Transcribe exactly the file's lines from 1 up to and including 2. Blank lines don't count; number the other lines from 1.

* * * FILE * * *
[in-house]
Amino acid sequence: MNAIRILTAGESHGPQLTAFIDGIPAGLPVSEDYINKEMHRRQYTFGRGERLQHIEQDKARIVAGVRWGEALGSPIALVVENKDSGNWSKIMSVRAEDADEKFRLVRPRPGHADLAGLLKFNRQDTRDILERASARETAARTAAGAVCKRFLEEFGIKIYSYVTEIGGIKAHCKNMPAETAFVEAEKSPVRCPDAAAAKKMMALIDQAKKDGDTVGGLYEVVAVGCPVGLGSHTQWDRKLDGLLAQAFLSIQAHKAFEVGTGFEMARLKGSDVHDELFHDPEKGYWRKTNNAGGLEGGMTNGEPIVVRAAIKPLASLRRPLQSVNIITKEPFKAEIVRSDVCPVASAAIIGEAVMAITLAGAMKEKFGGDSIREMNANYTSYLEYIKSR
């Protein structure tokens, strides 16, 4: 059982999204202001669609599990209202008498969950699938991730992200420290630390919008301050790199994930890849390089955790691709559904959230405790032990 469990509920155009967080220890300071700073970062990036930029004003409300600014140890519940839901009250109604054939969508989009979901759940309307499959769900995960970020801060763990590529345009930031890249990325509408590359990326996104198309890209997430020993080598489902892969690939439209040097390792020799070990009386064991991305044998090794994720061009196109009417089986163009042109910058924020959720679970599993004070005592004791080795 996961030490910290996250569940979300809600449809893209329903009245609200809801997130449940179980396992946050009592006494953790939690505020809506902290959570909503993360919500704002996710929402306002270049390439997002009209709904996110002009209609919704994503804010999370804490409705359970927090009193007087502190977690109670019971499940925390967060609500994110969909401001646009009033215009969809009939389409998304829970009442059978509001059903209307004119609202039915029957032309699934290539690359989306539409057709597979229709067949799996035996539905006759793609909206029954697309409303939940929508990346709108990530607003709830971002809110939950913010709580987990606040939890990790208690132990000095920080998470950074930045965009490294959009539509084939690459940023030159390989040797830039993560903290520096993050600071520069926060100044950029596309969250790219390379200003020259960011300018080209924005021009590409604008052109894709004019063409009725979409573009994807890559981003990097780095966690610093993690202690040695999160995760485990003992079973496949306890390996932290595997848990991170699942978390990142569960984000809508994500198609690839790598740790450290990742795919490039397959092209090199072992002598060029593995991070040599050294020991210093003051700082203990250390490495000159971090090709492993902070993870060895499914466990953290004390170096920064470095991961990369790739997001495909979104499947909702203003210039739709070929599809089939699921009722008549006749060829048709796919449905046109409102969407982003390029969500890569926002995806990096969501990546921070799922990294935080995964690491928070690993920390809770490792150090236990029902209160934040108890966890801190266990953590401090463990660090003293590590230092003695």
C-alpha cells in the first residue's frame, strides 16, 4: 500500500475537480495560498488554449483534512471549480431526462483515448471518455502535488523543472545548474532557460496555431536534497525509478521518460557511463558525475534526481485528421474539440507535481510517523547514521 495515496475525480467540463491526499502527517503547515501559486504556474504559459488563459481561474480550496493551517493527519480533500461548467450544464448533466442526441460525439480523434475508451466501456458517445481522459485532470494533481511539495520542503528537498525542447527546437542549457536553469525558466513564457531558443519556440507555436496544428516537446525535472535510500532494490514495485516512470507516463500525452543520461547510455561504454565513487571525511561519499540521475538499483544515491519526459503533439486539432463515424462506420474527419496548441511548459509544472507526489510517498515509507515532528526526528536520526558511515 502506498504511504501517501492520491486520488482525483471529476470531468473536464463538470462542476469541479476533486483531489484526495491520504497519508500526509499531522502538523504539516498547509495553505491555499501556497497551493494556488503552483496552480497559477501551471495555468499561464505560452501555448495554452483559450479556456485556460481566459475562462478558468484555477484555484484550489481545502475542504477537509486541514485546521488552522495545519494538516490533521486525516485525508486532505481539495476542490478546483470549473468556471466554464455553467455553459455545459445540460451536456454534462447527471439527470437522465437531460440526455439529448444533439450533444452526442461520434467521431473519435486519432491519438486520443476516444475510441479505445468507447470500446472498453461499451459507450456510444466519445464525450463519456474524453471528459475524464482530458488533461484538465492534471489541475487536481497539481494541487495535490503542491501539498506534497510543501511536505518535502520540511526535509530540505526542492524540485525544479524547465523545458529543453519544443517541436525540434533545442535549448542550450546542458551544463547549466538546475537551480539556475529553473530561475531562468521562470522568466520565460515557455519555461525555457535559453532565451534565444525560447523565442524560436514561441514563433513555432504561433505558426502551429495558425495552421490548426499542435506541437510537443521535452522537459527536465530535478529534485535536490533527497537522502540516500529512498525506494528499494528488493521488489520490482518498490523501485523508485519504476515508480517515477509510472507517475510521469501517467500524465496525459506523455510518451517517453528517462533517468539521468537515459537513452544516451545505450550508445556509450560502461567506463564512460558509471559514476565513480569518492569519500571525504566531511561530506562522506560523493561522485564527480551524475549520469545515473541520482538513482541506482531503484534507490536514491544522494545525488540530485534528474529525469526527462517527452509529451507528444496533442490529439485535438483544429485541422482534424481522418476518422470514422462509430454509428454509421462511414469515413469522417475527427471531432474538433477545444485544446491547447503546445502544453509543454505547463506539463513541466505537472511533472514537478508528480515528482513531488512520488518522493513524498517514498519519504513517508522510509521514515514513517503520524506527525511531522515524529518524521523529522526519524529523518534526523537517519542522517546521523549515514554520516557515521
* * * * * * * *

[in-house]
Amino acid sequence: MNAIRILTAGESHGPQLTAFIDGIPAGLPVSEDYINKEMHRRQYTFGRGERLQHIEQDKARIVAGVRWGEALGSPIALVVENKDSGNWSKIMSVRAEDADEKFRLVRPRPGHADLAGLLKFNRQDTRDILERASARETAARTAAGAVCKRFLEEFGIKIYSYVTEIGGIKAHCKNMPAETAFVEAEKSPVRCPDAAAAKKMMALIDQAKKDGDTVGGLYEVVAVGCPVGLGSHTQWDRKLDGLLAQAFLSIQAHKAFEVGTGFEMARLKGSDVHDELFHDPEKGYWRKTNNAGGLEGGMTNGEPIVVRAAIKPLASLRRPLQSVNIITKEPFKAEIVRSDVCPVASAAIIGEAVMAITLAGAMKEKFGGDSIREMNANYTSYLEYIKSR